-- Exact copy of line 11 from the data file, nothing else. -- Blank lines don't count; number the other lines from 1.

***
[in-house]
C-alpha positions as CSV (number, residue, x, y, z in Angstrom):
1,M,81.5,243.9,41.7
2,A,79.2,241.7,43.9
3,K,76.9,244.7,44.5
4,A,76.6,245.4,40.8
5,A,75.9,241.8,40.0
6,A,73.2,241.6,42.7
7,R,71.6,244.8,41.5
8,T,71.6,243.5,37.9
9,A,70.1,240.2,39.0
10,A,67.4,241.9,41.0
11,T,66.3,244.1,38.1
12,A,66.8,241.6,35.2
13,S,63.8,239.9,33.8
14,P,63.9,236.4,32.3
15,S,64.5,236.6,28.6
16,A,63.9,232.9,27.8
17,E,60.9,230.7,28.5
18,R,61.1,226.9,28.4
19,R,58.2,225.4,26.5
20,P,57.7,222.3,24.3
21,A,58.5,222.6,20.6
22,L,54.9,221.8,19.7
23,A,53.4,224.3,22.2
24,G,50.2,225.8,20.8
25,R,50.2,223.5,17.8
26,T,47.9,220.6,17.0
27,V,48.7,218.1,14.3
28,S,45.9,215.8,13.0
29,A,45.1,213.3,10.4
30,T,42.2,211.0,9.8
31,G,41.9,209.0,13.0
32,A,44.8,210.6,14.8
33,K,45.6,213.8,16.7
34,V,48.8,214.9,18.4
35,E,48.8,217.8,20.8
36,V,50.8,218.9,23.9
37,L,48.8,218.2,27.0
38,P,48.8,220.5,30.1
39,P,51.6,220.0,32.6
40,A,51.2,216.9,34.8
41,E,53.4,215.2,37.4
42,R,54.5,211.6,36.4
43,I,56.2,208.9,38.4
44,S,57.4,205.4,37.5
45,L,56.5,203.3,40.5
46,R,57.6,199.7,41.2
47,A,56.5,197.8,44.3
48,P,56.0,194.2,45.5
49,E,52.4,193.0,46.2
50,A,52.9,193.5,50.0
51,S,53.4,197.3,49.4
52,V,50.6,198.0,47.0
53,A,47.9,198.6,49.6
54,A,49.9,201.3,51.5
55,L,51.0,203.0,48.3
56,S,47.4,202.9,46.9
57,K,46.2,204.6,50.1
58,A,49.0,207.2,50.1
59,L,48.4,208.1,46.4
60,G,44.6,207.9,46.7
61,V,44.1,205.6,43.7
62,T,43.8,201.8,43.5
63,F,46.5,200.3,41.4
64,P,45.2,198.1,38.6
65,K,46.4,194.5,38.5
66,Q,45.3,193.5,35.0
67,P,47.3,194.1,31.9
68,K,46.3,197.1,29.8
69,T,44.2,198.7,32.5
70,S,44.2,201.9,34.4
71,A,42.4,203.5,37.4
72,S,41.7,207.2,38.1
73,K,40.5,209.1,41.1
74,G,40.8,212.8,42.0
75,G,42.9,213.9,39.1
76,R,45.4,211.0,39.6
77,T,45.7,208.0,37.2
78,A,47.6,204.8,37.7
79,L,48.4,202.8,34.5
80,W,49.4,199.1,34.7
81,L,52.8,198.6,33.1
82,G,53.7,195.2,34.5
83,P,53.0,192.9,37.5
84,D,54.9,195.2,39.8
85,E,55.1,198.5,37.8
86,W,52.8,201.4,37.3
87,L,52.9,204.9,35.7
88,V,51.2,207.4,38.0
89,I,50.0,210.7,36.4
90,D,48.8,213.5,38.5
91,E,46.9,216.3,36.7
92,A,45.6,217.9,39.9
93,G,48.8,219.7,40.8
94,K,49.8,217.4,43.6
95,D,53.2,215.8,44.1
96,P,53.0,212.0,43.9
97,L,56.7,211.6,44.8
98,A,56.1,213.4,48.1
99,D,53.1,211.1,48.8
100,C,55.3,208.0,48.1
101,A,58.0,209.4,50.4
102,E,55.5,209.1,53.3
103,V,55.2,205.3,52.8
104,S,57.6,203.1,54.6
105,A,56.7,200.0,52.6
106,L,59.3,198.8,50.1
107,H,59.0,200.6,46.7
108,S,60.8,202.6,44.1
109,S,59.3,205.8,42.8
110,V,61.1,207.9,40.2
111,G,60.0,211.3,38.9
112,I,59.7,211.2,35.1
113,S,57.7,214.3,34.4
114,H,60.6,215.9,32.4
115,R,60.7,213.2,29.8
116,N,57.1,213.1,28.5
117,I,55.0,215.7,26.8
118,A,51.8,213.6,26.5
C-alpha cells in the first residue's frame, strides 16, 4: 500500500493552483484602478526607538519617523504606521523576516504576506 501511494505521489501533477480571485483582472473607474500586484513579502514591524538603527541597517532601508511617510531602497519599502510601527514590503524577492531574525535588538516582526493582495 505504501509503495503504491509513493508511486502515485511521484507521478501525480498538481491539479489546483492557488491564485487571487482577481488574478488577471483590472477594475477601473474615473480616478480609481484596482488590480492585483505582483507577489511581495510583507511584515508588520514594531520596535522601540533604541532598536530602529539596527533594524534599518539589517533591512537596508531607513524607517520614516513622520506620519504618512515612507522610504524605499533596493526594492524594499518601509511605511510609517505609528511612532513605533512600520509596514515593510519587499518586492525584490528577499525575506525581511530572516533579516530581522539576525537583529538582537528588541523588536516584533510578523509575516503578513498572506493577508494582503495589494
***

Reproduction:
9,A,70.1,240.2,39.0